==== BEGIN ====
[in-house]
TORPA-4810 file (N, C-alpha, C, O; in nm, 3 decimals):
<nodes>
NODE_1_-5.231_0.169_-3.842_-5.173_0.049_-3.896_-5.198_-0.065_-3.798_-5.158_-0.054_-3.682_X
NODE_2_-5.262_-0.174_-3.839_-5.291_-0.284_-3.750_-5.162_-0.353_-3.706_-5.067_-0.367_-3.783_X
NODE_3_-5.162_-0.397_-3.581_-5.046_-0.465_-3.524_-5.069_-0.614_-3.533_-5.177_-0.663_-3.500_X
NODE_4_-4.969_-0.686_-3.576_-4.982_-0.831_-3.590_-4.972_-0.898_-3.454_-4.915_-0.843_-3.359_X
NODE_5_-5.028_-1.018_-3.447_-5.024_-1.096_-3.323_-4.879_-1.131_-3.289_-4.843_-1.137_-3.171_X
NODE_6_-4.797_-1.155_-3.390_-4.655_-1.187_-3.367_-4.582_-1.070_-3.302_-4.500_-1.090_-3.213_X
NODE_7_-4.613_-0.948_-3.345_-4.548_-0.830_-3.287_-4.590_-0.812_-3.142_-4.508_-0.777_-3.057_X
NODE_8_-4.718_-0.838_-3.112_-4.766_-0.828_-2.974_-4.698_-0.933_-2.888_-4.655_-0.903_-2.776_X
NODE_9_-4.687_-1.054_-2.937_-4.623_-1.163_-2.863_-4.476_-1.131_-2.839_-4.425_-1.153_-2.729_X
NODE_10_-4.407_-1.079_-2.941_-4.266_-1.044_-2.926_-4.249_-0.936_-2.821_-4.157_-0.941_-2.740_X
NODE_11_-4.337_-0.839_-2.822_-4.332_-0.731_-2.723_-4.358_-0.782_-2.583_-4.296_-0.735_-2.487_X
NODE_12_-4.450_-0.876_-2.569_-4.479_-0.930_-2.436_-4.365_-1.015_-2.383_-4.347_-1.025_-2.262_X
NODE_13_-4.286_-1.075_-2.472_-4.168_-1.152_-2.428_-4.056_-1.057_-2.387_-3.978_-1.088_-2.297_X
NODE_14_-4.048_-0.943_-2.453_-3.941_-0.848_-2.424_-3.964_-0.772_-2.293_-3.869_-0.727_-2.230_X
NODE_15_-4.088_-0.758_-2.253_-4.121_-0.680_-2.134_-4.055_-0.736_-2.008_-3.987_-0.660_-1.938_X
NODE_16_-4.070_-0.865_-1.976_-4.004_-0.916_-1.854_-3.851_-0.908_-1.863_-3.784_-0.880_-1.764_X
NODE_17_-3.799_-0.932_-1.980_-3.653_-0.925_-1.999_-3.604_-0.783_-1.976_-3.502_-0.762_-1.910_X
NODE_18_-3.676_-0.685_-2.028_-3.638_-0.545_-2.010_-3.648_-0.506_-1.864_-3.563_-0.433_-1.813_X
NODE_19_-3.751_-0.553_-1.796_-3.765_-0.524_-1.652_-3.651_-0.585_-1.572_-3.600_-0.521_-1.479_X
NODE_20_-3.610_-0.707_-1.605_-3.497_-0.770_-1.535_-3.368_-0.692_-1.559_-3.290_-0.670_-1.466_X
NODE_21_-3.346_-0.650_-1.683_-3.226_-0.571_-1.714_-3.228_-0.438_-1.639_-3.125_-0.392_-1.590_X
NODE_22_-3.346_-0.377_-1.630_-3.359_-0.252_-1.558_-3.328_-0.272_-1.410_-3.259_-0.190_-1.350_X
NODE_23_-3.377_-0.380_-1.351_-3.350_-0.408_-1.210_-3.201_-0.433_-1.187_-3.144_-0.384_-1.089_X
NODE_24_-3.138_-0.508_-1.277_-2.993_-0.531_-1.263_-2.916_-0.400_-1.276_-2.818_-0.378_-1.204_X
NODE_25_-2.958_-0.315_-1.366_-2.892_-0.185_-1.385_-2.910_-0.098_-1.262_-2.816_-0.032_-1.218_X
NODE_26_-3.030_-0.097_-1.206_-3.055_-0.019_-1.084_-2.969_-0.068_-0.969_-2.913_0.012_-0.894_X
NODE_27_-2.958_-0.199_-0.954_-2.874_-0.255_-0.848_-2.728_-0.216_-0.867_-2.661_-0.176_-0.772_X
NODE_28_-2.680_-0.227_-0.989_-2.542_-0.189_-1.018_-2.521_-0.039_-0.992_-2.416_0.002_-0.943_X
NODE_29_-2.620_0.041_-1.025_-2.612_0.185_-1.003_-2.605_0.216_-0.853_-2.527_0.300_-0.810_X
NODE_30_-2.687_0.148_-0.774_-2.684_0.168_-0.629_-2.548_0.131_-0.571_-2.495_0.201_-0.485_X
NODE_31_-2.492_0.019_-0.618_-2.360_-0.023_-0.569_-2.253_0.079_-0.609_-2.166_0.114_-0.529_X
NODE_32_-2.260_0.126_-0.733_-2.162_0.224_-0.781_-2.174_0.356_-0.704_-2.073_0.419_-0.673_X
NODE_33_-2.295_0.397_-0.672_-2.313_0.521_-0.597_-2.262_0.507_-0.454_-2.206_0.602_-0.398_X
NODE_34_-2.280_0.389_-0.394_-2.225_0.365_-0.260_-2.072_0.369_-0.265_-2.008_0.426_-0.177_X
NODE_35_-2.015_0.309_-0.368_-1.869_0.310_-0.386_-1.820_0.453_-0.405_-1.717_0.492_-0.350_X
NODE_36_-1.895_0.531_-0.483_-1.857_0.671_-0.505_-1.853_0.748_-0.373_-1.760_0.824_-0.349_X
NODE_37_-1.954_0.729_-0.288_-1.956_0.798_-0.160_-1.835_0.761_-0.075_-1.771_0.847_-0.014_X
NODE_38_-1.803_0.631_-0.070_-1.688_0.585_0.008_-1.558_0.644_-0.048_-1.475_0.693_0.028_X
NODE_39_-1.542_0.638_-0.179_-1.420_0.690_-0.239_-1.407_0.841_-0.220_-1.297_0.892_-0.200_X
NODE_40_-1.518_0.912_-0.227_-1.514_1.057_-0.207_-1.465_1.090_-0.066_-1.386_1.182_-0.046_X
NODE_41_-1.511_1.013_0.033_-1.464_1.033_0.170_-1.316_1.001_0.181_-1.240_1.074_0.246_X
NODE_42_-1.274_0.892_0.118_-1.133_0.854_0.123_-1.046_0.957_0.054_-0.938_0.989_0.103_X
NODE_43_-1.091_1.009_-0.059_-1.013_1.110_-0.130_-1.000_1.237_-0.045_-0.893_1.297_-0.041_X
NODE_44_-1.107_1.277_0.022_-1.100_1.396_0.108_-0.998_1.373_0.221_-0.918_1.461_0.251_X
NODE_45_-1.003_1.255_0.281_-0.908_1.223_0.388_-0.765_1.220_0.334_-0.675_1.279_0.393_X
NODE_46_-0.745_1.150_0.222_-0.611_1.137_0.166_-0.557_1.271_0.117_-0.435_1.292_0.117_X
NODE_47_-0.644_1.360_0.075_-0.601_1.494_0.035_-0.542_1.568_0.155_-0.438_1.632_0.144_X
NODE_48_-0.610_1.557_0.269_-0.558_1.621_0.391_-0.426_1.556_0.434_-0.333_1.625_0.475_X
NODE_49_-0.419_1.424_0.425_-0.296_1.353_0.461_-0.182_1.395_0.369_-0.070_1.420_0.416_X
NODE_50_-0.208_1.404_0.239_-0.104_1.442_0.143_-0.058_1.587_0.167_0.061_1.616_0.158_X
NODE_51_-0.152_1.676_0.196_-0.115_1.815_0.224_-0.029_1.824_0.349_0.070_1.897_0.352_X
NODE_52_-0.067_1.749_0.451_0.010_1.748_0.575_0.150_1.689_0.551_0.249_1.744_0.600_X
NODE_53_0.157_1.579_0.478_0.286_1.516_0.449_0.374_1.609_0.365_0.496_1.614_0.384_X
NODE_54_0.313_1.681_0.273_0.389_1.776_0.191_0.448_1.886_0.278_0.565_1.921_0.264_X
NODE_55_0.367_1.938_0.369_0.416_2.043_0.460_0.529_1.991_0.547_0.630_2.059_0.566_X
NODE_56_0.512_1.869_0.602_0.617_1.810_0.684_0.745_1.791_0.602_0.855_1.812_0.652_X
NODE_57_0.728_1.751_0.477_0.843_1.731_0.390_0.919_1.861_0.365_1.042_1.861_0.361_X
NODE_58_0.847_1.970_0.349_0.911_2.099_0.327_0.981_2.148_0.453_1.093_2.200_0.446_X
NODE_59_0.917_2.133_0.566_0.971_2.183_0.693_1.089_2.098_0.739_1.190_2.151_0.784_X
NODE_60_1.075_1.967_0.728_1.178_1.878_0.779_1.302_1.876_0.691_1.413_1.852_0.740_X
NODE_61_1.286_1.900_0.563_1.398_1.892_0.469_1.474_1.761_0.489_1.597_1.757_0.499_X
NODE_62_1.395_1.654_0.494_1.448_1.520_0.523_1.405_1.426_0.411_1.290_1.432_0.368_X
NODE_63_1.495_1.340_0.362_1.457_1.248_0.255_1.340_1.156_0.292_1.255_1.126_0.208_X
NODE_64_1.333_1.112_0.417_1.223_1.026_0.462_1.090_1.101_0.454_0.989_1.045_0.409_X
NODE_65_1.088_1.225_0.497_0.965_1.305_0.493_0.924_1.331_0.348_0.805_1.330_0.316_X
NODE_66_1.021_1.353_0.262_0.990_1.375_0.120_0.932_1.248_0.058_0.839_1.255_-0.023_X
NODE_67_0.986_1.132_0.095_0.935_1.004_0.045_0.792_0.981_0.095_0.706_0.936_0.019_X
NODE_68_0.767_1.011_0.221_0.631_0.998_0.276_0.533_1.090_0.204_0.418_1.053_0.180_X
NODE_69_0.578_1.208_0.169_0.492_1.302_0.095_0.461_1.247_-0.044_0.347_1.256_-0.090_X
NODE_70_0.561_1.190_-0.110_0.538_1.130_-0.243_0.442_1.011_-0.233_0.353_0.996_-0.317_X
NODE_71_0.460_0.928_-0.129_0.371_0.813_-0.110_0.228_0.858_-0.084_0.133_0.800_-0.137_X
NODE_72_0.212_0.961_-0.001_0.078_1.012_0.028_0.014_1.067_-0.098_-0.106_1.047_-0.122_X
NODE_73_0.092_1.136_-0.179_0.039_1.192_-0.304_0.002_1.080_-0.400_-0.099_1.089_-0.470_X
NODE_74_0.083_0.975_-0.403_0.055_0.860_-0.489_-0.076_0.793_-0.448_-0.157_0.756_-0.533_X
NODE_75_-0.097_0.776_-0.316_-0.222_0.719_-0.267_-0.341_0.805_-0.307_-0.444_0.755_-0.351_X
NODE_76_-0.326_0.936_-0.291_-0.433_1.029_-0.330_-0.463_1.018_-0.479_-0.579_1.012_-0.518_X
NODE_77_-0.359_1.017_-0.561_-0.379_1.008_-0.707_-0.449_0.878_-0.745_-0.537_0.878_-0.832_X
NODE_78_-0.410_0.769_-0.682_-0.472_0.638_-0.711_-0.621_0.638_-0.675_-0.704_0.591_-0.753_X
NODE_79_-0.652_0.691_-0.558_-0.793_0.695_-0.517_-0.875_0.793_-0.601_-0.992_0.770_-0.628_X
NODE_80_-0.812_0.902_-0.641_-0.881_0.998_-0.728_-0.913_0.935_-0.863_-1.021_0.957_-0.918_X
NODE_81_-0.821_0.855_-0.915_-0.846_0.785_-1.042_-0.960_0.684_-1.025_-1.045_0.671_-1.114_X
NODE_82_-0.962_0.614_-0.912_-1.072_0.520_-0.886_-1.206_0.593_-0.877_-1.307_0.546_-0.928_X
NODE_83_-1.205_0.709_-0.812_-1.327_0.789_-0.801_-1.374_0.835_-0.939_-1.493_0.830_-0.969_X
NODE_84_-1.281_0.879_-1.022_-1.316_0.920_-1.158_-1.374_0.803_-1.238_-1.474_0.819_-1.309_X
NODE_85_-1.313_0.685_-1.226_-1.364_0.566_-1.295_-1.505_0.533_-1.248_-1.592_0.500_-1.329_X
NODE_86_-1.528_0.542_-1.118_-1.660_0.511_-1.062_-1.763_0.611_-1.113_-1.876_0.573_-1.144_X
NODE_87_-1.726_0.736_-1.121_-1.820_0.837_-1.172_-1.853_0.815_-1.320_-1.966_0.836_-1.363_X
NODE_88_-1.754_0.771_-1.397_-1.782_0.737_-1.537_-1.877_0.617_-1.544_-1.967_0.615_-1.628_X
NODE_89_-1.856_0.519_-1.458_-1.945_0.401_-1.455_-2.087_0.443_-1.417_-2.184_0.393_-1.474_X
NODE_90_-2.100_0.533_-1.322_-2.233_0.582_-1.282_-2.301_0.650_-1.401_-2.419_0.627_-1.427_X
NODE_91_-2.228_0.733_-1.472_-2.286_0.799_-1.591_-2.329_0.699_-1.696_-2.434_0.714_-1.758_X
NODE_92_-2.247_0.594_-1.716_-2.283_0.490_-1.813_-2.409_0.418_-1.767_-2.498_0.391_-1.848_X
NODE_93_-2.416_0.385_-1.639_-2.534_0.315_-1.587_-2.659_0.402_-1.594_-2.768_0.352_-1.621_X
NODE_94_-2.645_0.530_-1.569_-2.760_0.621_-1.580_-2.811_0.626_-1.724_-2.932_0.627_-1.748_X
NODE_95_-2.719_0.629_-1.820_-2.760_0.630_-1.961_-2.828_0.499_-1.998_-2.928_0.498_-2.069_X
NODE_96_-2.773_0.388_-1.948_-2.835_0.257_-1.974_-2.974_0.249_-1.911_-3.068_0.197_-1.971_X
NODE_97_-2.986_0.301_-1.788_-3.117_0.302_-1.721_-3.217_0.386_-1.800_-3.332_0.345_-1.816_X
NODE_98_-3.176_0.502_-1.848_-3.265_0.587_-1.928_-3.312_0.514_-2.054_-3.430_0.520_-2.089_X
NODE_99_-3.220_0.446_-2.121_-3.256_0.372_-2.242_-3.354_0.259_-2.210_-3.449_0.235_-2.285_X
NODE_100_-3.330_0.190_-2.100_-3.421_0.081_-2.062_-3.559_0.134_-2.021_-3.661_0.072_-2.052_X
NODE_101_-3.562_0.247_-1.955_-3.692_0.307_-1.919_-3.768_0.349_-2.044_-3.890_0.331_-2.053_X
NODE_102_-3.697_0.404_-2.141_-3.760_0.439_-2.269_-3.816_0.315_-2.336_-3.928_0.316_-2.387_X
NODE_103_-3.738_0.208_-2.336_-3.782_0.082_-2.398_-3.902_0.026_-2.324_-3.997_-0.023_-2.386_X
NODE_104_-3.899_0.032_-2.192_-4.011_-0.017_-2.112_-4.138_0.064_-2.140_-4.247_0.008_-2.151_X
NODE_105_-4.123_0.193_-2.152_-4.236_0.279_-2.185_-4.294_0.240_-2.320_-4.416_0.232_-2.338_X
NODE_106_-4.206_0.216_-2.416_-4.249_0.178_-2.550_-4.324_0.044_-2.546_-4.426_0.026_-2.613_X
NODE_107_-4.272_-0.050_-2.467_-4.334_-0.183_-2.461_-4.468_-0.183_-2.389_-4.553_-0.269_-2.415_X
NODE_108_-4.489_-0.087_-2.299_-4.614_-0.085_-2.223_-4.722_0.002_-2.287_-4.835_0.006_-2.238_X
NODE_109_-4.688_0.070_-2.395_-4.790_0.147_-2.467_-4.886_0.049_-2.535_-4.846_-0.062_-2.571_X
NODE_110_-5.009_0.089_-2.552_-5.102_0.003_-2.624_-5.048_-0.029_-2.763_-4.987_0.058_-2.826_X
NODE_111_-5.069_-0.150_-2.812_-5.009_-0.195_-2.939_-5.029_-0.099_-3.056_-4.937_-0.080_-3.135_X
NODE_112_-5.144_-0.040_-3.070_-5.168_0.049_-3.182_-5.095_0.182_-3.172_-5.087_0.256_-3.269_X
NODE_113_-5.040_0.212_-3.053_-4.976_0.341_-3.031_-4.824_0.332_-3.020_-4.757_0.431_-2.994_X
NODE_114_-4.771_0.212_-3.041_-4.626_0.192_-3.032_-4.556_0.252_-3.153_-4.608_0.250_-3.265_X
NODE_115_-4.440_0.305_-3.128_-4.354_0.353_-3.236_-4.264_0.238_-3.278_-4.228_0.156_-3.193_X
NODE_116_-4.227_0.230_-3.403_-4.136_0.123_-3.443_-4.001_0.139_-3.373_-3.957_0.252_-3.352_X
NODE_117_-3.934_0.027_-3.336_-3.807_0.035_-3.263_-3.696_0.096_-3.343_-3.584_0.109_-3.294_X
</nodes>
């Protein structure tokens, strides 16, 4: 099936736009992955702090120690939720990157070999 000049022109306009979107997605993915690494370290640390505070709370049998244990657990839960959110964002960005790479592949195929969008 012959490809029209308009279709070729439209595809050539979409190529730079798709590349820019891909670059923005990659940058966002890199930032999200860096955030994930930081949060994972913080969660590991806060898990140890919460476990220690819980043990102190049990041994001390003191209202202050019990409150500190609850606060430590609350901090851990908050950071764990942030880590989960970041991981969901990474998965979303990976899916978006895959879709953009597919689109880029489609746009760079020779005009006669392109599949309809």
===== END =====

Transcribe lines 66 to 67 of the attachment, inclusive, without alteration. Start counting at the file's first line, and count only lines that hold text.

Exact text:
NODE_63_1.495_1.340_0.362_1.457_1.248_0.255_1.340_1.156_0.292_1.255_1.126_0.208_X
NODE_64_1.333_1.112_0.417_1.223_1.026_0.462_1.090_1.101_0.454_0.989_1.045_0.409_X